|how soil form|
Weathering is the mechanical breakdown of rock and the associated chemical alteration of minerals that occurs at the Earth’s surface.
Weathering is part of a process of breakdown of rock and transport of the resulting materials. This overall process is often referred to as erosion. Technically, erosion is the removal of the weathered material and is only part of the overall process. The process is composed of 4 stages
Weathering -> Erosion -> Transport -> Deposition
Erosion, transport and deposition are accomplished by agents such as wind, ice and water. We will examine these in detail in future chapters.
Weathering consists of two aspects, mechanical weathering and chemical weathering
- Mechanical weathering is the physical fragmentation of rock
- Chemical weathering is the chemical alteration of mineral
Mechanical and chemical weathering not only occur simultaneously, they assist each other in the overall weathering process.
- Mechanical weathering increases the exposed surface area of rock on which chemical weathering can occur.
- Chemical weathering effects different minerals at different rates. This weakens the fabric of the rock facilitating mechanical weathering.
Mechanical Weathering Processes
- Frost wedging – in the daily freeze-thaw cycle at high altitudes, water seeps into cracks, freezes and expands extending the crack, then melts and seeps deep into the newly lengthened crack as the cycle repeats.
- Thermal expansion – even in climates that do not experience daily freeze-thaw cycles, daily temperature cycles expand and contract the rocks causing fracturing.
- Unloading – many rocks, for example plutonic igneous rocks, form deep in the crust. When they are exposed as the surface by the removal of overlying rocks by erosion, the pressure on the rock is reduced causing it to expand and crack. Rocks like granite often crack in concentric layers (like an onion) resulting in a process known as exfoliation. This causes granite domes such as Half Dome in Yosemite, Enchanted Rock in Texas, and Stone Mountain in Georgia.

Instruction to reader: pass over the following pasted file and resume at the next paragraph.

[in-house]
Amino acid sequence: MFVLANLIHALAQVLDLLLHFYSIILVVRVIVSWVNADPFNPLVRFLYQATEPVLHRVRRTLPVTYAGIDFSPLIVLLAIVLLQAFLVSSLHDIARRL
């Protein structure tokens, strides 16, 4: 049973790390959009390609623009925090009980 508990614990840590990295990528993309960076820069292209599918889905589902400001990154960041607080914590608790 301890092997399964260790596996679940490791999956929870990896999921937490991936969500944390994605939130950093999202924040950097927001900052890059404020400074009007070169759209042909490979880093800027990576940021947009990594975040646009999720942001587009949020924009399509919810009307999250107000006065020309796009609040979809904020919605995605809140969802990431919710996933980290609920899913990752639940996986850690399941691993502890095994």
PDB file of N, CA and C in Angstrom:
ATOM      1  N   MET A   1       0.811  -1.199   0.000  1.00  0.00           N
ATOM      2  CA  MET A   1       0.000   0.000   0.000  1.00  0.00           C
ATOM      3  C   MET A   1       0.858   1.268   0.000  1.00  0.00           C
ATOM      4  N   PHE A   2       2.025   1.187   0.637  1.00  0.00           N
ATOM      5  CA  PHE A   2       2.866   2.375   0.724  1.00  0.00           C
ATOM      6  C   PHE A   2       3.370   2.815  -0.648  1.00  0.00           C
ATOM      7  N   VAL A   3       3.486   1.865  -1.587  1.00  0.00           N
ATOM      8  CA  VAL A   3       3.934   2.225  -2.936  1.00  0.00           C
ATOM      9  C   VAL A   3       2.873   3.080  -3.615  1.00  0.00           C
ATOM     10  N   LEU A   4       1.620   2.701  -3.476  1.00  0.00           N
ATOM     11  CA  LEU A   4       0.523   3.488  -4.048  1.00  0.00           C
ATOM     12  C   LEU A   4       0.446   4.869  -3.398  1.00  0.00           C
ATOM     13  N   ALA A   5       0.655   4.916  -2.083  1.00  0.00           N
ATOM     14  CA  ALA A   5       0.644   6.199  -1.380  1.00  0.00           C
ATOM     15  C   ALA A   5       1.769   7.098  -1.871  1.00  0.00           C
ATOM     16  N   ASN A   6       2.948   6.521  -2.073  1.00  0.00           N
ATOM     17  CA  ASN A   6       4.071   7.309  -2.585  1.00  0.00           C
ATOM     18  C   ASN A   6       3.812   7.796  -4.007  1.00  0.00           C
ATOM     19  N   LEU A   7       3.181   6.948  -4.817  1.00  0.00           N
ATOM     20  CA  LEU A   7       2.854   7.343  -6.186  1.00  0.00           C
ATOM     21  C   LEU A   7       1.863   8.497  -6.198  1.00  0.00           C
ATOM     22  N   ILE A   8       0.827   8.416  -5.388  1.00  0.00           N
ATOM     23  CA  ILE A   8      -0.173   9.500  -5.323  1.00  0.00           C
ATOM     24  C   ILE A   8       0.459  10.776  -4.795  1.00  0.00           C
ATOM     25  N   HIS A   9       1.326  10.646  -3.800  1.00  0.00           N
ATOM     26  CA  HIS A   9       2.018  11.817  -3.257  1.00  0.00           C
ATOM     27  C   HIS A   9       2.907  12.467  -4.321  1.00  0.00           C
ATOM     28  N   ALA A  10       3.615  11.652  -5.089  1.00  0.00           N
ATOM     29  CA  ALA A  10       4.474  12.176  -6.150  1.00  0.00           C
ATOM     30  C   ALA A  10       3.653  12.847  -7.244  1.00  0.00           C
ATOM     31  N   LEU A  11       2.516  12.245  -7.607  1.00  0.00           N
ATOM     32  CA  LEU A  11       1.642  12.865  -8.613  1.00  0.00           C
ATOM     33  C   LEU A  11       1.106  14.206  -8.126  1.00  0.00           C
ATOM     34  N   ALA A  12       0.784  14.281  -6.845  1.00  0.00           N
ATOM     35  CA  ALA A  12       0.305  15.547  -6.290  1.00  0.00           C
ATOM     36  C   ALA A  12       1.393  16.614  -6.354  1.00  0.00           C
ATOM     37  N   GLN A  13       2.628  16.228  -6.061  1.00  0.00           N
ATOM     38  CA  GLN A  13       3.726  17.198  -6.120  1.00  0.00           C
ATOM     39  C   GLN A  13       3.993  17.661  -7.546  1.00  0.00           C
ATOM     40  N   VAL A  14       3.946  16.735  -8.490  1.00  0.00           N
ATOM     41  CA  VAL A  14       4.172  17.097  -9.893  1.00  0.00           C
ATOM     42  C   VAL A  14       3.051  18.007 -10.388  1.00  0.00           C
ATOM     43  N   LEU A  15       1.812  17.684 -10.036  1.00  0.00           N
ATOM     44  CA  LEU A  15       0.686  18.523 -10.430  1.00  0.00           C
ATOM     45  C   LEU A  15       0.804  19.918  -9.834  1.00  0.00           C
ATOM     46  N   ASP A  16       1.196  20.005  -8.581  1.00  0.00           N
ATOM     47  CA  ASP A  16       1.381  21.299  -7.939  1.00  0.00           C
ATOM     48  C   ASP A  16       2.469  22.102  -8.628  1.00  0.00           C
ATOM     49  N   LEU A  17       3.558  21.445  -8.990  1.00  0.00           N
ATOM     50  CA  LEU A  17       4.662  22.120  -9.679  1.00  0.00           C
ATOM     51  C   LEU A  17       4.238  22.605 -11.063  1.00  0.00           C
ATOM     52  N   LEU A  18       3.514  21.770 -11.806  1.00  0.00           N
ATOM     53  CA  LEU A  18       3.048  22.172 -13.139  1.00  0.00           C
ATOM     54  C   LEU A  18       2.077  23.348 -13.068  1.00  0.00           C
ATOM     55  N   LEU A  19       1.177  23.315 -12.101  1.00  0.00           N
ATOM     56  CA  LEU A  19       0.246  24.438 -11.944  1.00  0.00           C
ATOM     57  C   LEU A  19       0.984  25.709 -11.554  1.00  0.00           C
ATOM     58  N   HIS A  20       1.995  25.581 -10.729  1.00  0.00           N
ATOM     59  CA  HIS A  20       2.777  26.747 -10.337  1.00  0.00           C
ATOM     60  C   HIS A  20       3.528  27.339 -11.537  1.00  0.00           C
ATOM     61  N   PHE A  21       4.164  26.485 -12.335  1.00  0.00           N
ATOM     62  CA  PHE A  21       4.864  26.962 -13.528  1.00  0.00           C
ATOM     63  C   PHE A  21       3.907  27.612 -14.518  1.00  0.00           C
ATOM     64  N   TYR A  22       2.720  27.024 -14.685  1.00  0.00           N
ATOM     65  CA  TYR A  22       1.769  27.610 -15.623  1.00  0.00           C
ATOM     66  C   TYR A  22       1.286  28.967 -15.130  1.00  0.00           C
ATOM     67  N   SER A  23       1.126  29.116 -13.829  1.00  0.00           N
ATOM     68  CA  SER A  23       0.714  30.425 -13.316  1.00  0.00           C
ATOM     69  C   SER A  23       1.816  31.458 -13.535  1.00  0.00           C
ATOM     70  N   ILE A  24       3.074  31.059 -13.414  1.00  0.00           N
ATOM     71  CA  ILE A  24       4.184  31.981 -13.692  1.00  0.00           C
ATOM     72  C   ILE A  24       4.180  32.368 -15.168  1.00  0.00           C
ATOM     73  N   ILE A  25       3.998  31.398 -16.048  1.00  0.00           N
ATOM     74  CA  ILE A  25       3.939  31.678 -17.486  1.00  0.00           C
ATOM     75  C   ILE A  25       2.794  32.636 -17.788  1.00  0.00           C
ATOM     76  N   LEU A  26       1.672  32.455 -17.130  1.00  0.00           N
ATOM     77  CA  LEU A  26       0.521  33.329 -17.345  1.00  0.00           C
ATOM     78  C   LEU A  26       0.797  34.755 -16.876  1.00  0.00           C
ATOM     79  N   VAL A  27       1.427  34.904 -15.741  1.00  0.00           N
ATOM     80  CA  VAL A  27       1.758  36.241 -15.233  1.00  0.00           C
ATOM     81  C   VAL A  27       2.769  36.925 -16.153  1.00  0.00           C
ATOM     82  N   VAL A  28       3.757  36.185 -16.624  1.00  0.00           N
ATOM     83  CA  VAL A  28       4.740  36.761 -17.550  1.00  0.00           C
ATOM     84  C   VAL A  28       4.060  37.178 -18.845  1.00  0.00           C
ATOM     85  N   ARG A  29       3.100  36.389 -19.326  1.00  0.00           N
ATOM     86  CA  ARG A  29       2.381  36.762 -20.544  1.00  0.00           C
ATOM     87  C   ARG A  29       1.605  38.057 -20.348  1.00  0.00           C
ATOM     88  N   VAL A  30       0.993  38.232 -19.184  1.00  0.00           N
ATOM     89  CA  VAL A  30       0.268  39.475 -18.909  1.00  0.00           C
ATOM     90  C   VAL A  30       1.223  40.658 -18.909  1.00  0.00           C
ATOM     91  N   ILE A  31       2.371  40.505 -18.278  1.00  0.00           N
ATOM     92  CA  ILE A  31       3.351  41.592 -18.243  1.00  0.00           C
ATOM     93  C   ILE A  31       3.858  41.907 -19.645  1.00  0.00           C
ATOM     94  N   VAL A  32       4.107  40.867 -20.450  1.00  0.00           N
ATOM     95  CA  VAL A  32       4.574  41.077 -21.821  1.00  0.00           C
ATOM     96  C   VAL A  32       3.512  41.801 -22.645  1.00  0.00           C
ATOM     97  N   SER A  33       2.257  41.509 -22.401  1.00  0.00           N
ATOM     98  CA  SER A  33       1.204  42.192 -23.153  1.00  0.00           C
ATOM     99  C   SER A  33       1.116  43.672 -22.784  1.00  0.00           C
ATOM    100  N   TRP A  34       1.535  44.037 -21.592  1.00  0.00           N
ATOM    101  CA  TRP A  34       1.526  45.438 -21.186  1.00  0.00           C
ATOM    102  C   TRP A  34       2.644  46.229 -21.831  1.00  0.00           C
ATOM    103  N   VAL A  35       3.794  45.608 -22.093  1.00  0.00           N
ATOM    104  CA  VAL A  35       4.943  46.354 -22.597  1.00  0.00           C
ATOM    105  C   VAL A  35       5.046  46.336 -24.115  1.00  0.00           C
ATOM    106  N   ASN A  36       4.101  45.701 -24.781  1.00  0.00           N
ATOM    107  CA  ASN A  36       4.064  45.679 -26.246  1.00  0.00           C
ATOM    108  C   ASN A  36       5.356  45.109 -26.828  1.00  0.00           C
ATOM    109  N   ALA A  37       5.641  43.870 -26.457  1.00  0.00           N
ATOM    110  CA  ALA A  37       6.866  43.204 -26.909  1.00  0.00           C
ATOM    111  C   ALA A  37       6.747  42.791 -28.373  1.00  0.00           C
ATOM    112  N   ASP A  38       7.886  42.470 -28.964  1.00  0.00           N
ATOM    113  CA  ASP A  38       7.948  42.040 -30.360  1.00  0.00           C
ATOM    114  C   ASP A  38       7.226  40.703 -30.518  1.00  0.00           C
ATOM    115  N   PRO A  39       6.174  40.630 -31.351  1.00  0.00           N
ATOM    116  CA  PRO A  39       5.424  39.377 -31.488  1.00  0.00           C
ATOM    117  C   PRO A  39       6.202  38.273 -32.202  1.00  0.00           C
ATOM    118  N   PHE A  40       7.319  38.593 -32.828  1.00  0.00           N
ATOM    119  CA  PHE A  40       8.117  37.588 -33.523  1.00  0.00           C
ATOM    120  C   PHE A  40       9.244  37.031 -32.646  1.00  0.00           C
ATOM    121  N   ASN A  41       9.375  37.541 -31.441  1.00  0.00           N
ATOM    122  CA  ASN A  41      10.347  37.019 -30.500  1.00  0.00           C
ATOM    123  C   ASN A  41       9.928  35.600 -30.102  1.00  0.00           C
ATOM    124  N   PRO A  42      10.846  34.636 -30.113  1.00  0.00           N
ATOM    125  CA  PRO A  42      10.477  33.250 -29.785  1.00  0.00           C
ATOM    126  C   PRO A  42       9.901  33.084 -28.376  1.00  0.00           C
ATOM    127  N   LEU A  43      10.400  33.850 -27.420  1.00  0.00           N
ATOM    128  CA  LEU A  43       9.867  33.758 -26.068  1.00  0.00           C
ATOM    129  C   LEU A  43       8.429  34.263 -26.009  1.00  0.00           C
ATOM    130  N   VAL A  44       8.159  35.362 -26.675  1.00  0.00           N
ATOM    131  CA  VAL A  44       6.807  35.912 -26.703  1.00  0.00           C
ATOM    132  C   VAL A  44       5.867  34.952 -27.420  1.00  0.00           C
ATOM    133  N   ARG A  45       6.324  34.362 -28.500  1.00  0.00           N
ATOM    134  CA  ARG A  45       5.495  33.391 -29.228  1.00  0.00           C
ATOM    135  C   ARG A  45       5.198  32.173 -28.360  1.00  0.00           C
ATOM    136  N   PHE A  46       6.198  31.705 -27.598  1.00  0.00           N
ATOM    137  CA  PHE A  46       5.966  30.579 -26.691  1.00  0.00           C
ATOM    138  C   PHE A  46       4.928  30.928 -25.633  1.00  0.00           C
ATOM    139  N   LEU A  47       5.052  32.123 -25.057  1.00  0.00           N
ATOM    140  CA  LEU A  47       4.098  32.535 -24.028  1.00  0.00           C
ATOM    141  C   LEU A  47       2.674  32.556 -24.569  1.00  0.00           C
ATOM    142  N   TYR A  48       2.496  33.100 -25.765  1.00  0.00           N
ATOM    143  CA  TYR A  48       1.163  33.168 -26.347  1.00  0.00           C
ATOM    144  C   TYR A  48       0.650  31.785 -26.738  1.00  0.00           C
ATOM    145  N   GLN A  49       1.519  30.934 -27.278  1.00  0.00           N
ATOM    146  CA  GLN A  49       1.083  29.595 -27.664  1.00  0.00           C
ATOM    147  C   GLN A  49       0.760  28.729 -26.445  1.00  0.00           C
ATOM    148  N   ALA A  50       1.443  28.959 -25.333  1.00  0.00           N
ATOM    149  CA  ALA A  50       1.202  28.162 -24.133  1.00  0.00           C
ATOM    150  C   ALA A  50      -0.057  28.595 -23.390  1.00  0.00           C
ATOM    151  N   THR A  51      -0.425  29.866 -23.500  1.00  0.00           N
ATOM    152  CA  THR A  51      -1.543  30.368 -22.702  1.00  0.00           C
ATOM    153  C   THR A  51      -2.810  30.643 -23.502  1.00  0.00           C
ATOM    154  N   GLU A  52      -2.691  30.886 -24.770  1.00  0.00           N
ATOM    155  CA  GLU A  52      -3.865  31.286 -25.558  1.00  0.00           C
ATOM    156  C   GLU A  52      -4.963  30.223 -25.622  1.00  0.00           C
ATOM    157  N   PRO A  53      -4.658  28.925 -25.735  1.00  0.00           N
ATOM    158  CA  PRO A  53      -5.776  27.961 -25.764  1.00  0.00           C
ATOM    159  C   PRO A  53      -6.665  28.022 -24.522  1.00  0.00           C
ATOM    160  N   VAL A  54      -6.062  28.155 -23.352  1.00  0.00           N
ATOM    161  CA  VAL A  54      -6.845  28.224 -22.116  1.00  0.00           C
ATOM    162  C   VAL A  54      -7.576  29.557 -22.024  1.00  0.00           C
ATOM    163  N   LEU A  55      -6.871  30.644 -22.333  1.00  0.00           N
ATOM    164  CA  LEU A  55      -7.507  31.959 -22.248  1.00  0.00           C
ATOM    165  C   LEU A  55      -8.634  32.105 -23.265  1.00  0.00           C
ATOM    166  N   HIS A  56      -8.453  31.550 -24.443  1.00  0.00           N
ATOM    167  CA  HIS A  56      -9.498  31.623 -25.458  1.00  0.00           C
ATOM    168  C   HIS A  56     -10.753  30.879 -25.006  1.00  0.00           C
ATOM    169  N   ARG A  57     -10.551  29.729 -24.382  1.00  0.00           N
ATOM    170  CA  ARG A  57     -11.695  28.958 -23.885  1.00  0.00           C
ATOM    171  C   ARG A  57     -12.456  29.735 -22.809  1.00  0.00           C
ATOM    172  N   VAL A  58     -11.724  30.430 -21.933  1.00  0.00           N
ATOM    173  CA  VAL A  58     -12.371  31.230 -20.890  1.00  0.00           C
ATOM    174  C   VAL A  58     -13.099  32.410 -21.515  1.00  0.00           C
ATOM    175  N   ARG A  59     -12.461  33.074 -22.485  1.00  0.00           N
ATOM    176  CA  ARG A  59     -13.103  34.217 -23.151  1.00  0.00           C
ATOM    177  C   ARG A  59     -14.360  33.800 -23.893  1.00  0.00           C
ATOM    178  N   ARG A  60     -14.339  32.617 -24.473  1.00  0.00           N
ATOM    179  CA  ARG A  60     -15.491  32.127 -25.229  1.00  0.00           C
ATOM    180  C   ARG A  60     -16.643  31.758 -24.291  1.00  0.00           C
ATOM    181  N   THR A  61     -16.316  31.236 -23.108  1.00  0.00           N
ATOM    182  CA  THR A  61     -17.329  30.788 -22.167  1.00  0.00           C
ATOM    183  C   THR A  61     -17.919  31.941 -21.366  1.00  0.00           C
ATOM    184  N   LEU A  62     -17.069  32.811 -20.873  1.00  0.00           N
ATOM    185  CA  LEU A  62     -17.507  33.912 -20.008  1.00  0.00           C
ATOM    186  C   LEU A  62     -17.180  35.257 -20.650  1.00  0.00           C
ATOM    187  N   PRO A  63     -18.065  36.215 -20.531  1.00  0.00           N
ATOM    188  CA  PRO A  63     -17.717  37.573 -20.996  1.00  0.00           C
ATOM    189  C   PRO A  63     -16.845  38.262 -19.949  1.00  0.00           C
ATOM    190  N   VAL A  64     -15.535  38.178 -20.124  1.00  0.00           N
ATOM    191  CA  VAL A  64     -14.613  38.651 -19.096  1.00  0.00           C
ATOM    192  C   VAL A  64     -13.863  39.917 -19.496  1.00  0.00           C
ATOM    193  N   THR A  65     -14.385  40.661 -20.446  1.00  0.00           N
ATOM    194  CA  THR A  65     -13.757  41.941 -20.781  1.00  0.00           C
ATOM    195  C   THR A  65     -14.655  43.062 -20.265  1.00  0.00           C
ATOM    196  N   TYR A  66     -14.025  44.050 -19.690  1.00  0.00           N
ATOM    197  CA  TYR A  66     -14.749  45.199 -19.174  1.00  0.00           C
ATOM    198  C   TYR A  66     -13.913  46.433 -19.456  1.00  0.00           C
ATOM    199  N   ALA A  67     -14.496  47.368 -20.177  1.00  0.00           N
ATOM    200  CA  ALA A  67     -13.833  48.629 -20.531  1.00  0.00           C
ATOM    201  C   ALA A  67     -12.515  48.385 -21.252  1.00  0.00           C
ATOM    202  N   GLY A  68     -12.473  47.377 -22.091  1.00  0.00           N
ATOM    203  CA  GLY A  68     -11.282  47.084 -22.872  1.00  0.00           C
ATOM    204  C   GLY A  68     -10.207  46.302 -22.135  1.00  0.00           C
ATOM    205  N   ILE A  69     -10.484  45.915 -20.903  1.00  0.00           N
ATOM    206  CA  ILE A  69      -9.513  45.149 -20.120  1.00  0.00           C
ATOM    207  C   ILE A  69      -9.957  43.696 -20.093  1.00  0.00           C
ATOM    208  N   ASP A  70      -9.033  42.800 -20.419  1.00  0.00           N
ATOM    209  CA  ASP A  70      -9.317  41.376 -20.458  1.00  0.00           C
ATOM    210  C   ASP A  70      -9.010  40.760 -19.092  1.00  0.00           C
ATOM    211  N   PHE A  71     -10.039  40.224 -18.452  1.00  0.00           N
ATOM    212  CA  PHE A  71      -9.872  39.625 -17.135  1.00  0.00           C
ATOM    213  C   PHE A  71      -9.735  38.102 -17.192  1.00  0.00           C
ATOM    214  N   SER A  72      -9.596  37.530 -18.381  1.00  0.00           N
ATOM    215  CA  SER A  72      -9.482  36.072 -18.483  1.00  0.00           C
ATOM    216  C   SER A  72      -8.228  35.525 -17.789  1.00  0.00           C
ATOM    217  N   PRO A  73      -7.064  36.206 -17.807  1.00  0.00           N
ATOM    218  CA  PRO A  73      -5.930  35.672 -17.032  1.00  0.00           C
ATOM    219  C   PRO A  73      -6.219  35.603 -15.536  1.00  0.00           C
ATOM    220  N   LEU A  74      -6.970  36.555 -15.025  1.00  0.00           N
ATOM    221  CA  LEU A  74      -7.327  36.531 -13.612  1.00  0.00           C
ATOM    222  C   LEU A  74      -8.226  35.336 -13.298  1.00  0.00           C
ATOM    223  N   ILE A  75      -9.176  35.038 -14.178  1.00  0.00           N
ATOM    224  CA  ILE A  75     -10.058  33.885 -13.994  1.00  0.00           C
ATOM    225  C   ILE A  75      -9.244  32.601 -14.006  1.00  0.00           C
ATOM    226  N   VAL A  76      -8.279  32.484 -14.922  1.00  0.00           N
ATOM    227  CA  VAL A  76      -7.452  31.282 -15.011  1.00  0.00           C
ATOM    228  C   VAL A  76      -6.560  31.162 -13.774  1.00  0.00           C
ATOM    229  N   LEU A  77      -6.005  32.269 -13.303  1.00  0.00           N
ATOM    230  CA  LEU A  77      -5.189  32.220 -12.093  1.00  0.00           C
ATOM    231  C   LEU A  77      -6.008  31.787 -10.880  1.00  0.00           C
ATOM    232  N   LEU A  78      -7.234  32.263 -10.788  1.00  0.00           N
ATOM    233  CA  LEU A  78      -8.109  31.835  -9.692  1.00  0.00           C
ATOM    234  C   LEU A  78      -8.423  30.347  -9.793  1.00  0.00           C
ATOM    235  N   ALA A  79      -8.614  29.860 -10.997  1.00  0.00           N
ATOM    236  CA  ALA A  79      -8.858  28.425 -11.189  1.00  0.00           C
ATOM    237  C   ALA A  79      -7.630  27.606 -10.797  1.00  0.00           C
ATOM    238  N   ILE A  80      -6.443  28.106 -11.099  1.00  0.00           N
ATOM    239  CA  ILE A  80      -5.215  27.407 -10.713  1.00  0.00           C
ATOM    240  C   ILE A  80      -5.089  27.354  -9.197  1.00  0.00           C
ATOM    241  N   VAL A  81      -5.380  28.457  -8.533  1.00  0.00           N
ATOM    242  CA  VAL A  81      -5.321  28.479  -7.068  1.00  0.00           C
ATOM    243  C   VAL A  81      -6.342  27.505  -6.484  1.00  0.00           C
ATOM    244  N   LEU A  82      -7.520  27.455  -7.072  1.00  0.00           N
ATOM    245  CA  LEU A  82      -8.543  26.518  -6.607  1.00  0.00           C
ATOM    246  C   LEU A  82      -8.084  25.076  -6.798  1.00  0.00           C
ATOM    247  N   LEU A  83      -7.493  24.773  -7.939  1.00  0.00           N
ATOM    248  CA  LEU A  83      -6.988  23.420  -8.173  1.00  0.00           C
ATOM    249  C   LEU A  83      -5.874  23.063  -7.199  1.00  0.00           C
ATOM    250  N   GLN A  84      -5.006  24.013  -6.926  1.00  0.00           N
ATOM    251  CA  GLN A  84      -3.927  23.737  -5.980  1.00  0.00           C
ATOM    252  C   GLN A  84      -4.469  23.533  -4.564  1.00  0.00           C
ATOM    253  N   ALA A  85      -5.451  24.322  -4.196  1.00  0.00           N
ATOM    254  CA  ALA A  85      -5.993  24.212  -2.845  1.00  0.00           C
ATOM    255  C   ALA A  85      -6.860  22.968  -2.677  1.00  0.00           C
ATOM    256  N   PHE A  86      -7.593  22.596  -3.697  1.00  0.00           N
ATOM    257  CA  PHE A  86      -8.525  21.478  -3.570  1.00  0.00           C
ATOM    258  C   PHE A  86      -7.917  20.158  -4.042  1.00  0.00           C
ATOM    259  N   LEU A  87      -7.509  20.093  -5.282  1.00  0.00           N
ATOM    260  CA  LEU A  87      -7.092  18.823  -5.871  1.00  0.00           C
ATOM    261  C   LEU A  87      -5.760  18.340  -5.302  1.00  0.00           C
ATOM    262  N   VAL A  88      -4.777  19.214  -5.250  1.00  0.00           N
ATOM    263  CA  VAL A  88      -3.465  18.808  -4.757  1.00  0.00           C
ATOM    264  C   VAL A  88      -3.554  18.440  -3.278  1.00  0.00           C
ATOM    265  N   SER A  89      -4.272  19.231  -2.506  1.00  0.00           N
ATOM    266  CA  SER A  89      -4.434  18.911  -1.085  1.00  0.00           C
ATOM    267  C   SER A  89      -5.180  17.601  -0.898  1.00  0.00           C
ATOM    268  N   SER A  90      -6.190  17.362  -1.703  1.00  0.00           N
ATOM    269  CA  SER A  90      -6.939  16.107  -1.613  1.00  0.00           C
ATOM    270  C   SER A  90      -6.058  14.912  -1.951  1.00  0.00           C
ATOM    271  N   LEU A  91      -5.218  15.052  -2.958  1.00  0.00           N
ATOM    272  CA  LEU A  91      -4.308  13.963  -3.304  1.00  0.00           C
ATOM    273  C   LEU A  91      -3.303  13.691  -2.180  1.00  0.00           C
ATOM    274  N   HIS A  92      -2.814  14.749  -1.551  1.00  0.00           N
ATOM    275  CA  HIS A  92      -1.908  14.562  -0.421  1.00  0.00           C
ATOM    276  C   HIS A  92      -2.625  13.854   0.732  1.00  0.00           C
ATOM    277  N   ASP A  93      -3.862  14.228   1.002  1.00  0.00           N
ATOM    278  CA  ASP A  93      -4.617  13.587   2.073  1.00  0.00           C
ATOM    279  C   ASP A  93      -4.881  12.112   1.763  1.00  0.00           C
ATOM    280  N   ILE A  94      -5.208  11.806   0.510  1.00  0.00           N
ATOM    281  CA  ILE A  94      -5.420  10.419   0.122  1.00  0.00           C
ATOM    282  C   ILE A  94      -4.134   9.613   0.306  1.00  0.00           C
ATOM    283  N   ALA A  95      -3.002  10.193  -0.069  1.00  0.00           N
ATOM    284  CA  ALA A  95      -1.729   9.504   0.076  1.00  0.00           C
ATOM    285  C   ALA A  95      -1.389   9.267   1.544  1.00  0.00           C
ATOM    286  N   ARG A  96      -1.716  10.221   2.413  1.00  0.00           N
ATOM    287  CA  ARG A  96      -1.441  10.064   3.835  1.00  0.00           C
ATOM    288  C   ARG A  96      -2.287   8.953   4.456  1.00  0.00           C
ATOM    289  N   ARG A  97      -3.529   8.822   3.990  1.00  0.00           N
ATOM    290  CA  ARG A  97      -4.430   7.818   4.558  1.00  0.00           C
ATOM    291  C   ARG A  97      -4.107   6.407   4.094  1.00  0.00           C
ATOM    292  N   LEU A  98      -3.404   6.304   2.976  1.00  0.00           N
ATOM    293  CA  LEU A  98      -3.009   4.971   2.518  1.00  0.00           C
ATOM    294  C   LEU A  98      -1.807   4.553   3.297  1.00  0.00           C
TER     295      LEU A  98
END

- Organic activity – plant roots, burrowing animals, etc.
- Abrasion – corners are fragile things on rocks like on furniture. As rocks are transported, they abrade against one another, removing corners first, then edges. Thus, as transport time and distance increases, rock fragments become rounded (not necessarily spherical) as corners and edges are removed.
- Acids are solutions that have more H+ ions than pure water. The concentration of H+ ions (expressed as a negative logarithm) is the pH of a solution. If pH drops by 1, the concentration of H+ ions goes up by 10.
- Since the atmosphere contains CO2, and soil is high in CO2, most rainwater ends up mixing with CO2 to form a weak acid known as carbonic acid.
H2O + CO2 = H2CO3 = H+ + HCO3-
- Human induced pollutants such as sulfur oxides and nitrogen oxides cause acid rain to include sulfuric and nitric acids.
Chemical Weathering Processes
- Solution (or dissolution) – This is the dissolving of soluble minerals in water or weak acids. Soluble minerals are generally ionically bonded minerals such as calcite and halite. Silicate minerals are not subject to solutioning. Solutioning requires considerable amounts of water to remove much material. It is thus most effective in wet climates. Solutioning is very effective on carbonate rocks.
- Oxidation - This reaction effects iron bearing minerals, forming iron oxides. Iron oxides are strong coloring agents and give many rocks their reddish or tan coloration.
- Hydrolysis - this reaction is the most important weathering reaction because it effects the silicate minerals. Silicates with ionically bonded metal ions (everything except quartz) are weathered by this reaction. In hydrolysis, the H+ ion from water or weak acid works its way into the mineral structure due to its very small size (it is a nucleus with no electrons). Because the H+ ion is so reactive, it dislodges other metal ions and causes the chemical breakdown of the crystal structure. The most important byproduct of hydrolysis are clay minerals. Because silicates are the most abundant minerals in the crust, clay minerals are the most abundant byproduct of weathering.